Using hilltop curvature to derive the spatial distribution of erosion rates

Hurst, M. D. , Mudd, S. M., Walcott, R., Attal, M. and Yoo, K. (2012) Using hilltop curvature to derive the spatial distribution of erosion rates. Journal of Geophysical Research: Earth Surface, 117(F2), F02017. (doi: 10.1029/2011JF002057)

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Erosion rates dictate the morphology of landscapes, and therefore quantifying them is a critical part of many geomorphic studies. Methods to directly measure erosion rates are expensive and time consuming, whereas topographic analysis facilitates prediction of erosion rates rapidly and over large spatial extents. If hillslope sediment flux is nonlinearly dependent on slope then the curvature of hilltops will be linearly proportional to erosion rates. In this contribution we develop new techniques to extract hilltop networks and sample their adjacent hillslopes in order to test the utility of hilltop curvature for estimating erosion rates using high-resolution (1 m) digital elevation data. Published and new cosmogenic radionuclide analyses in the Feather River basin, California, suggest that erosion rates vary by over an order of magnitude (10 to 250 mm kyr<sup>-�1</sup>). Hilltop curvature increases with erosion rates, allowing calibration of the hillslope sediment transport coefficient, which controls the relationship between gradient and sediment flux. Having constraints on sediment transport efficiency allows estimation of erosion rates throughout the landscape by mapping the spatial distribution of hilltop curvature. Additionally, we show that hilltop curvature continues to increase with rising erosion rates after gradient-limited hillslopes have emerged. Hence hilltop curvature can potentially reflect higher erosion rates than can be predicted by hillslope gradient, providing soil production on hilltops can keep pace with erosion. Finally, hilltop curvature can be used to estimate erosion rates in landscapes undergoing a transient adjustment to changing boundary conditions if the response timescale of hillslopes is short relative to channels.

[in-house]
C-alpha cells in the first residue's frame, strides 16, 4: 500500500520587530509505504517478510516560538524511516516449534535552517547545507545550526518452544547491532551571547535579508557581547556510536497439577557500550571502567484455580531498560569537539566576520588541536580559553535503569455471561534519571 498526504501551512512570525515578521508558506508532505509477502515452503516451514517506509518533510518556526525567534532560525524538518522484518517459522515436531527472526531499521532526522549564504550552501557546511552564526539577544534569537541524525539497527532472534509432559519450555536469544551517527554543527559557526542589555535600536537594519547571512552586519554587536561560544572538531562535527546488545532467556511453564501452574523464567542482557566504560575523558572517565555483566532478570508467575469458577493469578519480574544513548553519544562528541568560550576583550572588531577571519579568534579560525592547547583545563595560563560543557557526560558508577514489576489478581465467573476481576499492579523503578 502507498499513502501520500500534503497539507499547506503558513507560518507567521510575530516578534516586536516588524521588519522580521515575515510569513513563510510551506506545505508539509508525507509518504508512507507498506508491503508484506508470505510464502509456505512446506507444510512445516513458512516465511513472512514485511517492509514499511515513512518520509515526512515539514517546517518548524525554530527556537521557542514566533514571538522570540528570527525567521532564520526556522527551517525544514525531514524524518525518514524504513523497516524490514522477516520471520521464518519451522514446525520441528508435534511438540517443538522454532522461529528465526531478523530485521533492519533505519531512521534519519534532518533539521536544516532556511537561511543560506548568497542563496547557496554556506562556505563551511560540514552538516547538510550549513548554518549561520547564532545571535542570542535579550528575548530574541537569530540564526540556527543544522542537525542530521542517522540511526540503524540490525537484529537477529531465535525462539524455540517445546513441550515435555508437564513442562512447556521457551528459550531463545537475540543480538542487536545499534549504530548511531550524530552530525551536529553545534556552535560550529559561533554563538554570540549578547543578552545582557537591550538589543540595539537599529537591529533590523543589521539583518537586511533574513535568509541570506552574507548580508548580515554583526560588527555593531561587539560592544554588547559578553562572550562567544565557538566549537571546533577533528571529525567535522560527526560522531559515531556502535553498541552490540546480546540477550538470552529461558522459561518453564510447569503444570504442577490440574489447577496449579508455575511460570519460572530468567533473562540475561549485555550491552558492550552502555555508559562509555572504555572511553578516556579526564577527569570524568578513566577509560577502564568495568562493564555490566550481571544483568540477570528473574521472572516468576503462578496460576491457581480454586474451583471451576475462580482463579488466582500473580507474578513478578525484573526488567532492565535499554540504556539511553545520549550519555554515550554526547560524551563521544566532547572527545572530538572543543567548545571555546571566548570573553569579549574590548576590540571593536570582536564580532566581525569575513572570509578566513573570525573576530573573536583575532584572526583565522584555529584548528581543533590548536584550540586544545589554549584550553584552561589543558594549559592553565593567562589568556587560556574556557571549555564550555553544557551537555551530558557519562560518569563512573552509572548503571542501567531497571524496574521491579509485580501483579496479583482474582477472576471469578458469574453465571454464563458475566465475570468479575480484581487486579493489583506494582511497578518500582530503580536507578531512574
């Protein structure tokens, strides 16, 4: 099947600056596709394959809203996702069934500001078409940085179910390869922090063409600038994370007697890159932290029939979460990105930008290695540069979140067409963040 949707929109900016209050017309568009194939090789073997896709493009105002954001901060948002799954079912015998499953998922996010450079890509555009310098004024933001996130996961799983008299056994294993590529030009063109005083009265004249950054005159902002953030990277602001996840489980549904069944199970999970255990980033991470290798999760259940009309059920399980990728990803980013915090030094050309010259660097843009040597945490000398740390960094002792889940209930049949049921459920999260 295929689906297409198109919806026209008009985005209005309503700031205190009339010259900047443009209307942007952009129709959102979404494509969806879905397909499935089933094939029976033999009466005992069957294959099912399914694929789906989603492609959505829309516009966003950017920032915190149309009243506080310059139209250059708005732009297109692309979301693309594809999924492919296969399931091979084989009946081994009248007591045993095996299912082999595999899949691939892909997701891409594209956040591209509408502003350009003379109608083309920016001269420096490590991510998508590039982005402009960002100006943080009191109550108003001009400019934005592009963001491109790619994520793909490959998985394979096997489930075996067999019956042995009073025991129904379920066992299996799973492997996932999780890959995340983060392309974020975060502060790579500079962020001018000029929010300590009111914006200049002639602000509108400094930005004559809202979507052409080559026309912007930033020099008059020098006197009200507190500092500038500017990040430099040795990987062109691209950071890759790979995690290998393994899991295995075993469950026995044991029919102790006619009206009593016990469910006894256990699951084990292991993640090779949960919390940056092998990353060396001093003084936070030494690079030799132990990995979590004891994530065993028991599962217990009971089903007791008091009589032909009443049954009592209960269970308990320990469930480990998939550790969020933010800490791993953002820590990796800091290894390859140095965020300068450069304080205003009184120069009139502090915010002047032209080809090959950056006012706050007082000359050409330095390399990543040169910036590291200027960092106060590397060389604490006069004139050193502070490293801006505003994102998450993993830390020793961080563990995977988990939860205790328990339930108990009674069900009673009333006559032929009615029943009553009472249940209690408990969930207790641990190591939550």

Item Type:Articles
Additional Information:This work was supported by a National Environment Research Council doctoral training grant NE/G524128/1 awarded to M. Hurst. Funding for this work was also provided by the National Science Foundation EAR0819064 (Empirical and Theoretical Integration of Geochemical and Morphologic Evolution of Soil-Covered Hillslopes: Responses to Channel Incision) to K. Yoo and S.M. Mudd for which lidar topographic data was acquired by the National Center for Airborne Laser Mapping. Additional funding was provided by the Natural Environment Research Council (NE/H001174/1) to S.M. Mudd.
Glasgow Author(s) Enlighten ID:Hurst, Dr Martin
Authors: Hurst, M. D., Mudd, S. M., Walcott, R., Attal, M., and Yoo, K.
Subjects:G Geography. Anthropology. Recreation > G Geography (General)
G Geography. Anthropology. Recreation > GA Mathematical geography. Cartography
G Geography. Anthropology. Recreation > GB Physical geography
Q Science > QE Geology
College/School:College of Science and Engineering > School of Geographical and Earth Sciences
Journal Name:Journal of Geophysical Research: Earth Surface
Publisher:Wiley-Blackwell Publishing Ltd.
Published Online:04 May 2012

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